By Linda Chavez-Thompson
Congress is trying to pull a fast one on your right to overtime pay.
Members want to cut overtime protection for workers, but they are doing so in a sneaky way. They claim to want to give workers more flexibility with their schedules. The only flexible thing about their plan is that it would stretch your workweek beyond 40 hours without your boss having to pay you an extra dime. And for those of you who rely on overtime pay, your wallet may be in for some stretching, too.
A Republican-led bill in the U.S. House would take away mandatory overtime pay and allow employers to give you compensatory time off (“comp time”) instead.
The version in the U.S. Senate would take away overtime pay and the 40-hour workweek. Under the Senate version, your boss could ask you to work 60 hours one week and 20 the next --but until you worked more than 80 hours in two weeks, you wouldn’t qualify for overtime.
Republicans argue that the law has to be changed so that soccer moms and dads can have extra hours with the kids and that parents need to change the law to get more time off.
Don’t believe it for a minute.
The so-called Family Time Flexibility Act does not provide any more work-schedule flexibility for workers than they already have under current law. Under this legislation, all the flexibility and all the important decision-making rights would go to your boss.
Employers would still choose when workers can take their time off. You may have the hours in the bank, but your boss still has ultimate control over when you can use them. There’s no legal guarantee that you can use your comp time for a medical emergency, get off early to see the holiday pageant at school or take a family vacation.
In fact, it is far more likely that employers would encourage workers to use comp time when business is slow instead of when you need the time. That way your boss gets to work you overtime during busy times at basically no cost.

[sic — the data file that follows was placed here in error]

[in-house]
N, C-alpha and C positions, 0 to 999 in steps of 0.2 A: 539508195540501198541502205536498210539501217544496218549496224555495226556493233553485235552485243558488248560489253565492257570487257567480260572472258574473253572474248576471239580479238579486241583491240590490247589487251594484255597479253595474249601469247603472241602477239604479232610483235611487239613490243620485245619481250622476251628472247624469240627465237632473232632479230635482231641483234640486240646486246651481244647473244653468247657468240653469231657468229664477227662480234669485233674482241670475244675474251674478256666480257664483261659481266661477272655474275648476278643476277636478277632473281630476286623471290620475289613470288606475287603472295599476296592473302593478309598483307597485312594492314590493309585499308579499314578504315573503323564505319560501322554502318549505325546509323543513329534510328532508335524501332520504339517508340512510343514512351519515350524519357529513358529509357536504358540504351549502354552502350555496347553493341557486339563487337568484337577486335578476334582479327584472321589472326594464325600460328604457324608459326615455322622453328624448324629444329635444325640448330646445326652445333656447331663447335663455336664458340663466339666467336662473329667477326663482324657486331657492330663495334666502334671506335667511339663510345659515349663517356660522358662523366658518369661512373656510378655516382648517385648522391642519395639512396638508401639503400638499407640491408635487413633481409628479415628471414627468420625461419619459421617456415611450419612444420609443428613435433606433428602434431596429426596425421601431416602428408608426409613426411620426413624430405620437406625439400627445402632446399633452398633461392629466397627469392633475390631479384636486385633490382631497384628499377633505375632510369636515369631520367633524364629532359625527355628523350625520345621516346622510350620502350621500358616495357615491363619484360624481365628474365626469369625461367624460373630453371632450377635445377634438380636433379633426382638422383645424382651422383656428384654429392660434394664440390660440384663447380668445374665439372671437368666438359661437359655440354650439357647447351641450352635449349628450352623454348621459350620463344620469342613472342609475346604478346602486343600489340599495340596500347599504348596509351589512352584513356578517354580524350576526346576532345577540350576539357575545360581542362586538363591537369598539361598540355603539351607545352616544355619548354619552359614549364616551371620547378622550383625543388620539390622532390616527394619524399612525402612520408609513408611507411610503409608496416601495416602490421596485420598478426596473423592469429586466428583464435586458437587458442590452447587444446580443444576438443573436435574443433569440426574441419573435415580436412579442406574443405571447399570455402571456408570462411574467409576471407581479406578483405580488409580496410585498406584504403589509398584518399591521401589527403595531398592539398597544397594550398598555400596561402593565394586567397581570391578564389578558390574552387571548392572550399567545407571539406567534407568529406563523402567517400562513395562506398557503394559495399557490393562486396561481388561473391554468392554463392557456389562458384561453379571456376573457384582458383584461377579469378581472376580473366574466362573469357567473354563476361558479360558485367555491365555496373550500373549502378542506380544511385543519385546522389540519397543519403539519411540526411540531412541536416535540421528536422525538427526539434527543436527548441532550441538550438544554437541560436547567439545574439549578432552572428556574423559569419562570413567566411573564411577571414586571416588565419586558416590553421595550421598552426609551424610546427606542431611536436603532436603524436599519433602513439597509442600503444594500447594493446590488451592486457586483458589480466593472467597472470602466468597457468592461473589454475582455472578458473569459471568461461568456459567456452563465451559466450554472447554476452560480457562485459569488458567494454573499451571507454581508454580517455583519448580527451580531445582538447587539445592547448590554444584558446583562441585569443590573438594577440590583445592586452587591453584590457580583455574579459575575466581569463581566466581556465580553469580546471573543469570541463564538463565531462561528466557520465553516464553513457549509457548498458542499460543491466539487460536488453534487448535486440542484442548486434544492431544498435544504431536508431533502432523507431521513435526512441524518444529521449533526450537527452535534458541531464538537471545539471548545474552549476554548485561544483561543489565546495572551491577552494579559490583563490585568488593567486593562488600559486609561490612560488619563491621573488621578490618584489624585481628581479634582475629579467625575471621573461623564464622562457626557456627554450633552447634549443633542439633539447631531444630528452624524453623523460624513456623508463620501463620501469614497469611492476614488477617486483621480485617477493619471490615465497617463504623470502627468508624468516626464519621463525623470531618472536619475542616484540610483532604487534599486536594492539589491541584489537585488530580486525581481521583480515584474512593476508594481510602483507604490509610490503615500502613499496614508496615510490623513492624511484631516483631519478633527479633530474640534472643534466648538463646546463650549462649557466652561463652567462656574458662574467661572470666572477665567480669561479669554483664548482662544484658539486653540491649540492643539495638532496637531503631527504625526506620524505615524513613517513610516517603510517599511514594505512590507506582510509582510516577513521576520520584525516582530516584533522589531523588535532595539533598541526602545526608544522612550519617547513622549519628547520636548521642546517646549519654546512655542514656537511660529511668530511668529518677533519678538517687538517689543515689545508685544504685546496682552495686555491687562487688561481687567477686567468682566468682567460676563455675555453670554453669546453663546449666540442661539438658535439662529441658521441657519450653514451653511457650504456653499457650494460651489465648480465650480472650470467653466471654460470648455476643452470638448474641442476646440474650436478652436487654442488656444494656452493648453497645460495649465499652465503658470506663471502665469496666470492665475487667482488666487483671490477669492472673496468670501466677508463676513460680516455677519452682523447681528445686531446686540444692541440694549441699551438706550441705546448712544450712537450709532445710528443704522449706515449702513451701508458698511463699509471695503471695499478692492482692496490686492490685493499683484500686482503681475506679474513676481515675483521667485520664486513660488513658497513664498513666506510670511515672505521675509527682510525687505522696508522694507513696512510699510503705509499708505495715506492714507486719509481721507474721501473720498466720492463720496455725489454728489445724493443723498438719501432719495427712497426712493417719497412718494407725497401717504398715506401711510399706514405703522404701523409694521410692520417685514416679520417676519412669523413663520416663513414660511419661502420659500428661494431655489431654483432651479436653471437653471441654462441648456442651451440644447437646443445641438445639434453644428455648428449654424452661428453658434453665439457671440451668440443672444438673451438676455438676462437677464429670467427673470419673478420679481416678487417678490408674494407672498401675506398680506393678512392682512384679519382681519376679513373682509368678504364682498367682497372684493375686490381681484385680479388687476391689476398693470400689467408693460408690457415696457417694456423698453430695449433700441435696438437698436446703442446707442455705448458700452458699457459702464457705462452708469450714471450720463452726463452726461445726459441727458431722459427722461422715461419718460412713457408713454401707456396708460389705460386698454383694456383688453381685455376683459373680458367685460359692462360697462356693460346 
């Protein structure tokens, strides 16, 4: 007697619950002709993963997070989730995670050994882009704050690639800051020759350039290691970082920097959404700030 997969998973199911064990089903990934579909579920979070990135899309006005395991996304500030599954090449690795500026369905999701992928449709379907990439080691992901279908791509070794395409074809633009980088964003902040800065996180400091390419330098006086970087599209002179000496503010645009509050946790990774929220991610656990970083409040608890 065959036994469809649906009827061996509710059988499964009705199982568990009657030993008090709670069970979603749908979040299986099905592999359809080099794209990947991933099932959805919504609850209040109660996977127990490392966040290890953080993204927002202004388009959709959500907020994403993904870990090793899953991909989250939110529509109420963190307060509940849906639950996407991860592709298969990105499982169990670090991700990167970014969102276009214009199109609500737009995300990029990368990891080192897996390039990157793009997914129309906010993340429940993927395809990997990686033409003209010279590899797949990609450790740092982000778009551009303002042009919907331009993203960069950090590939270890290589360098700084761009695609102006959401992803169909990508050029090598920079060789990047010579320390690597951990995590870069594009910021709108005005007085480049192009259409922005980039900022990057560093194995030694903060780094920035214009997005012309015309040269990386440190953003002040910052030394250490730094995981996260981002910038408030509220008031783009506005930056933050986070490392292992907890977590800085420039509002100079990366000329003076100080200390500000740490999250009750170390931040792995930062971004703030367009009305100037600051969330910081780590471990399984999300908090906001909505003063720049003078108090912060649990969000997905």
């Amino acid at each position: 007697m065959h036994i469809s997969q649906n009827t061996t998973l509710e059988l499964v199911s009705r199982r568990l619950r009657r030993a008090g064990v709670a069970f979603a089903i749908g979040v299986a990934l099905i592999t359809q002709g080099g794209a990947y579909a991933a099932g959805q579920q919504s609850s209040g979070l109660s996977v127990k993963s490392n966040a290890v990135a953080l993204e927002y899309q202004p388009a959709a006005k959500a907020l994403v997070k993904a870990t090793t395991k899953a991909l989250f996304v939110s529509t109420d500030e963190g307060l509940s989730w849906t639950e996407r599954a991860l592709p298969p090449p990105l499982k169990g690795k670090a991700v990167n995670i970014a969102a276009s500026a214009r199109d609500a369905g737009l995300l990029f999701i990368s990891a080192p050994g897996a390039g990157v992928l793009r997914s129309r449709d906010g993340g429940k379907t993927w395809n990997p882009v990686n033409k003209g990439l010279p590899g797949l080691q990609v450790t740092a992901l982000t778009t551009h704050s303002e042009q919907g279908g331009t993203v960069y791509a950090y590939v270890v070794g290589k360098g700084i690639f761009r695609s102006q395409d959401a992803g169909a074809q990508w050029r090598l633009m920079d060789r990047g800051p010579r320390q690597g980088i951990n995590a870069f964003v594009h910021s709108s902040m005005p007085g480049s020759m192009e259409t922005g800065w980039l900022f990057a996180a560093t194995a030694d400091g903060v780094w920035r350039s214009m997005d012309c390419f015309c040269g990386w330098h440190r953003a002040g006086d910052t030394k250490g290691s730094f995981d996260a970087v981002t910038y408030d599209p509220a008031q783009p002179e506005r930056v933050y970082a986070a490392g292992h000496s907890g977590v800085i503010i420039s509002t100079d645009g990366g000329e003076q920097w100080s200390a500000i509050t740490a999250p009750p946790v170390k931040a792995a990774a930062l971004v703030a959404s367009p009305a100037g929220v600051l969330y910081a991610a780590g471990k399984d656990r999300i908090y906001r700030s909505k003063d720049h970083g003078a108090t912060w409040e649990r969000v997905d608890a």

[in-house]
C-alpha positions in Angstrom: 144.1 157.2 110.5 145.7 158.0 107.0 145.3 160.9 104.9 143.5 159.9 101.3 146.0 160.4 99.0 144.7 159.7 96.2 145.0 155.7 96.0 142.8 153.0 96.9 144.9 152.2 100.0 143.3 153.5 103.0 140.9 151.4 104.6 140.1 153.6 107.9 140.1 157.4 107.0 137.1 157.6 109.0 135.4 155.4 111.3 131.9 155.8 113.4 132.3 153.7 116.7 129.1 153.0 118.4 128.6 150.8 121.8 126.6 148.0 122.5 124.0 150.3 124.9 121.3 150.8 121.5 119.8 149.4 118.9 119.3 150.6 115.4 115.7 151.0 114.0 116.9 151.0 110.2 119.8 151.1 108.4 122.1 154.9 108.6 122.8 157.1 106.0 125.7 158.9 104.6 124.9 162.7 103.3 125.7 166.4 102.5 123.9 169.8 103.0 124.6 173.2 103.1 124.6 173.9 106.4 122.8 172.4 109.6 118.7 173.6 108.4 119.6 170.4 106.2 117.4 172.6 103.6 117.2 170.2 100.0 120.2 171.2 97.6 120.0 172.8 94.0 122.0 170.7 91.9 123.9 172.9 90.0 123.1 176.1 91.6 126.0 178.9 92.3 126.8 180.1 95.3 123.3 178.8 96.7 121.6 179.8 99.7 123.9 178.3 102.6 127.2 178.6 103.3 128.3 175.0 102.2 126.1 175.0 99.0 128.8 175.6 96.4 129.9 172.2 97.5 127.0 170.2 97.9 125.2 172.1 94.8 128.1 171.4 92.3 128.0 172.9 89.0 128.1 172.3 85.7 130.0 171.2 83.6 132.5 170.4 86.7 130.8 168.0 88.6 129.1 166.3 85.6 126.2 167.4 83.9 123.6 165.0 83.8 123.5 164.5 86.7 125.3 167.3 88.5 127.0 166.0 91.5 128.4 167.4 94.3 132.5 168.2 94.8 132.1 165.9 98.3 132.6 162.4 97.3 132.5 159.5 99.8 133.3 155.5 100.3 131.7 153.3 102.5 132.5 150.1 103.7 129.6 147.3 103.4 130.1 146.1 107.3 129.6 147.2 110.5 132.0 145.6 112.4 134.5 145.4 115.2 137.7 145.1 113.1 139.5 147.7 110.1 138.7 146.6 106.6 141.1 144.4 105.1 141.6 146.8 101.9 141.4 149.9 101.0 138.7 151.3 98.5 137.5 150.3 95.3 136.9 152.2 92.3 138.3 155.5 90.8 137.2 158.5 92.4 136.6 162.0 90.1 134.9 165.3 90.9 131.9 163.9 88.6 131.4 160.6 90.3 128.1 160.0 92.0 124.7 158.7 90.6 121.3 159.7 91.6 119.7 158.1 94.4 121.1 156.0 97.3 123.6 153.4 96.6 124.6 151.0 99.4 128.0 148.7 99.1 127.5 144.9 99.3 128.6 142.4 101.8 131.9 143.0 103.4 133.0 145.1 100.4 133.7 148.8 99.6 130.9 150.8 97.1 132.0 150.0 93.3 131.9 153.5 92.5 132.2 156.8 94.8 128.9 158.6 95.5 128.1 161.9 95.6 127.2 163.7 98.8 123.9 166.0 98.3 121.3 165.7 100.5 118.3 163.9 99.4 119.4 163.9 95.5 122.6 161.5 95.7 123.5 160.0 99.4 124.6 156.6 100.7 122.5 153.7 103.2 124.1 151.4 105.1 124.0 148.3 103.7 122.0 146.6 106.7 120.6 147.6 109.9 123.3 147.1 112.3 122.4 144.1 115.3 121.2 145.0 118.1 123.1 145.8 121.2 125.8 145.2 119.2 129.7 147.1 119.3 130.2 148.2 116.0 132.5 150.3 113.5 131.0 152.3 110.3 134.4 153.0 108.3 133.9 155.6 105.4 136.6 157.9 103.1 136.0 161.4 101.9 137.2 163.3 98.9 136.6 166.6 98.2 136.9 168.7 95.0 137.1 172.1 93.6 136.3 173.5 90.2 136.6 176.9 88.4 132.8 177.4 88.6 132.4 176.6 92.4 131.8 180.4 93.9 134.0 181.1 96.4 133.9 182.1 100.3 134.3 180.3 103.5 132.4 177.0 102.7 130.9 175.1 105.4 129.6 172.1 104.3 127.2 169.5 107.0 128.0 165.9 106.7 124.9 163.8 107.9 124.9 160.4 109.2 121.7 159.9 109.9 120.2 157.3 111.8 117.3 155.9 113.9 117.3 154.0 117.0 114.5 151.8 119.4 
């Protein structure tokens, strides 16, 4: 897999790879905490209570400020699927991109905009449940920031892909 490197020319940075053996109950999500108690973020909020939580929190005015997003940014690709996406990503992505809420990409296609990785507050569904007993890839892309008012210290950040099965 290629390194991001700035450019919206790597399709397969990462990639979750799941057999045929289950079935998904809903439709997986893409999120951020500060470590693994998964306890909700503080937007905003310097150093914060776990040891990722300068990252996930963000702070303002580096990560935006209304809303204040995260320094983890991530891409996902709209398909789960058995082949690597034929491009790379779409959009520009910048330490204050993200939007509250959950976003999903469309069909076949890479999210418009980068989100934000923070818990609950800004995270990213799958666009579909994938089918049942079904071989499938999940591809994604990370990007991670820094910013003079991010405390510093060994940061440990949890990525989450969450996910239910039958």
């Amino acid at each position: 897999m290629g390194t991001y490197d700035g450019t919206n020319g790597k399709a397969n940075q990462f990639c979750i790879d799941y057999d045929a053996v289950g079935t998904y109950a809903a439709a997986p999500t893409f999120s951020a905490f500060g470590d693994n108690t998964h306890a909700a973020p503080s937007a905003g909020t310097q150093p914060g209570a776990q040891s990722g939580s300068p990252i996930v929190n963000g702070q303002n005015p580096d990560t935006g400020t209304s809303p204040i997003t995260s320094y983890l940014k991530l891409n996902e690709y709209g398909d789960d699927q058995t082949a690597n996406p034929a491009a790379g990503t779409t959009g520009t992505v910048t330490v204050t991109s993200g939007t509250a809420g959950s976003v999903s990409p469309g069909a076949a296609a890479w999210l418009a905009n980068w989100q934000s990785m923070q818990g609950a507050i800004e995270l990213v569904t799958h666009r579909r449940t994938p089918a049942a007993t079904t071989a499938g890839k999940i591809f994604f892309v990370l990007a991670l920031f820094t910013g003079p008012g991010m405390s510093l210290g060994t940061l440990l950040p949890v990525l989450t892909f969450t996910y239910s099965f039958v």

For those of you who want or need to work overtime, hand on to your wallet. Cost-conscious bosses could give extra hours to workers who accept free comp time instead of workers who want to be paid in cash. So workers who could count on overtime pay in the past can now count on a pay cut in the future.
Millions of workers depend on cash overtime to supplement their incomes. In March 2003, overtime pay accounted for 13 percent of the weekly paycheck of the average manufacturing worker, according to the U.S. Department of Labor. Without this supplemental income, many workers would not be able to ay their housing, health care or food bills. They might be forced to take a second job just to earn the extra income they need to provide for their families.
Despite the shattering pain caused to employees at Enron and WorldCom, the Republican plan does nothing to compensate workers if their company goes bankrupt before they use their comp time. Last year, 550,000 business closed their doors. If their employees had banked comp time, most likely they’d be out of luck and out of cash.
The Fair Labor Standards Act of 1938 guaranteed workers in America the right to a 40-hour workweek and a two-day weekend. It makes no sense to turn back the clock and deny overtime pay to those who work more than 40 hours a week.
Linda Chavez-Thompson is the executive vice president of the AFL-CIO. She can be reached at firstname.lastname@example.org.